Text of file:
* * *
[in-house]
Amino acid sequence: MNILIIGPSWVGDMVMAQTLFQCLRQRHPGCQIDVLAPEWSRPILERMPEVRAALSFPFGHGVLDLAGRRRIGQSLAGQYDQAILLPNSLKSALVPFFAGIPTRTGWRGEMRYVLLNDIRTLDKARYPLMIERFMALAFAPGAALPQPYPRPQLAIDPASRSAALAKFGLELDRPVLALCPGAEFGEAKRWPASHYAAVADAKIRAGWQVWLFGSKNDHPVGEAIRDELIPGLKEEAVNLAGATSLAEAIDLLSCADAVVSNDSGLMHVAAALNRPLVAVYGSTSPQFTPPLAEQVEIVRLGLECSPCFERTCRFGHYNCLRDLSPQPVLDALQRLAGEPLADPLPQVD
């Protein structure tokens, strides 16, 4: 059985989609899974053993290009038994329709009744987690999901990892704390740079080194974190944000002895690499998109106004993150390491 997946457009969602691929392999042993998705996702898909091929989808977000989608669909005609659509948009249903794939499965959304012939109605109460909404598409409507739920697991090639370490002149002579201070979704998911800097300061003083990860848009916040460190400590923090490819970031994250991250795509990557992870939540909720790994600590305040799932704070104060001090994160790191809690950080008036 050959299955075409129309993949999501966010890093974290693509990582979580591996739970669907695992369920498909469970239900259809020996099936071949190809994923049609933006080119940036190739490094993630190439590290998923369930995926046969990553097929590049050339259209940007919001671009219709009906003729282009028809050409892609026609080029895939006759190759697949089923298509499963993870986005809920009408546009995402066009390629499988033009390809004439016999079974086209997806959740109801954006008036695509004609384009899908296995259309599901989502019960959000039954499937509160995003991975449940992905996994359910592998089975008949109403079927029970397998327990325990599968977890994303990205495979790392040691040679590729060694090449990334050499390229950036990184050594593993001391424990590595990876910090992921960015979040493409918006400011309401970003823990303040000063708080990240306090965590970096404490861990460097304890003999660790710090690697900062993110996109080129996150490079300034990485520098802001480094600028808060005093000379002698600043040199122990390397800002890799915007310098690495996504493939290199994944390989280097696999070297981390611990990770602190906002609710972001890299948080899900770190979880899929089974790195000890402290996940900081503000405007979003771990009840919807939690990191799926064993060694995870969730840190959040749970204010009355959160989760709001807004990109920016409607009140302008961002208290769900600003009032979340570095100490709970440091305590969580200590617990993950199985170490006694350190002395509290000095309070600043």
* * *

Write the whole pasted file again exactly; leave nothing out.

[in-house]
Amino acid sequence: MNILIIGPSWVGDMVMAQTLFQCLRQRHPGCQIDVLAPEWSRPILERMPEVRAALSFPFGHGVLDLAGRRRIGQSLAGQYDQAILLPNSLKSALVPFFAGIPTRTGWRGEMRYVLLNDIRTLDKARYPLMIERFMALAFAPGAALPQPYPRPQLAIDPASRSAALAKFGLELDRPVLALCPGAEFGEAKRWPASHYAAVADAKIRAGWQVWLFGSKNDHPVGEAIRDELIPGLKEEAVNLAGATSLAEAIDLLSCADAVVSNDSGLMHVAAALNRPLVAVYGSTSPQFTPPLAEQVEIVRLGLECSPCFERTCRFGHYNCLRDLSPQPVLDALQRLAGEPLADPLPQVD
């Protein structure tokens, strides 16, 4: 059985989609899974053993290009038994329709009744987690999901990892704390740079080194974190944000002895690499998109106004993150390491 997946457009969602691929392999042993998705996702898909091929989808977000989608669909005609659509948009249903794939499965959304012939109605109460909404598409409507739920697991090639370490002149002579201070979704998911800097300061003083990860848009916040460190400590923090490819970031994250991250795509990557992870939540909720790994600590305040799932704070104060001090994160790191809690950080008036 050959299955075409129309993949999501966010890093974290693509990582979580591996739970669907695992369920498909469970239900259809020996099936071949190809994923049609933006080119940036190739490094993630190439590290998923369930995926046969990553097929590049050339259209940007919001671009219709009906003729282009028809050409892609026609080029895939006759190759697949089923298509499963993870986005809920009408546009995402066009390629499988033009390809004439016999079974086209997806959740109801954006008036695509004609384009899908296995259309599901989502019960959000039954499937509160995003991975449940992905996994359910592998089975008949109403079927029970397998327990325990599968977890994303990205495979790392040691040679590729060694090449990334050499390229950036990184050594593993001391424990590595990876910090992921960015979040493409918006400011309401970003823990303040000063708080990240306090965590970096404490861990460097304890003999660790710090690697900062993110996109080129996150490079300034990485520098802001480094600028808060005093000379002698600043040199122990390397800002890799915007310098690495996504493939290199994944390989280097696999070297981390611990990770602190906002609710972001890299948080899900770190979880899929089974790195000890402290996940900081503000405007979003771990009840919807939690990191799926064993060694995870969730840190959040749970204010009355959160989760709001807004990109920016409607009140302008961002208290769900600003009032979340570095100490709970440091305590969580200590617990993950199985170490006694350190002395509290000095309070600043």